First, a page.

Immune system's HIV troubles discovered

August 22, 2006

Scientists at Boston's Massachusetts General Hospital say they have discovered why the immune system cannot fight the HIV virus.

Bruce Walker, head of the Boston team, said the body's virus-attacking T-cells are turned off by certain diseases including human immunodeficiency virus, which causes AIDS, CBS News reported Tuesday.

"One hypothesis has been that they become inactivated. One hypothesis is that that they became destroyed," Walker said. "What this study shows us is actually that those cells are there, that they fully function; it's just that they have been turned off."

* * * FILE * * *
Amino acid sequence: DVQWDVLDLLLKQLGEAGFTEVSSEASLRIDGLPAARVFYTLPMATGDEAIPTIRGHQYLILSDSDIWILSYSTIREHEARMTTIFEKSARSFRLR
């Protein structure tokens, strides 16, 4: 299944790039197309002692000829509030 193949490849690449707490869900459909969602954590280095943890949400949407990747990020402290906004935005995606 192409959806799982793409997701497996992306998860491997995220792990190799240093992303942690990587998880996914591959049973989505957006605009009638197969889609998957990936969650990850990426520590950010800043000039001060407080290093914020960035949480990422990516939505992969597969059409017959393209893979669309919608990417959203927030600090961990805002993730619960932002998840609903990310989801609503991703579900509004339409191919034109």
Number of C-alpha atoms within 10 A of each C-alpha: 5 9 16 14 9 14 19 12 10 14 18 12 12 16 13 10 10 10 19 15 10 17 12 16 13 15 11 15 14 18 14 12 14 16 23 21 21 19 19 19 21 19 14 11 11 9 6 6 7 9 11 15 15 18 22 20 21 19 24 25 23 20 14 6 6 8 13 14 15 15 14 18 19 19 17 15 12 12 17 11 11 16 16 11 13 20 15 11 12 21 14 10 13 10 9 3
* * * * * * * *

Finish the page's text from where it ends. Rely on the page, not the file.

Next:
He said HIV activates a molecular switch in the cells that turns them off, but he and his team were able to reactive the cells in a laboratory setting. He said the process might someday help fight HIV, cancer and Hepatitis C.

"We really don't know what happens when we try this with humans," Walker says. "But it opens a new pathway for us to pursue. But we really need to proceed with caution."

Copyright 2006 by United Press International

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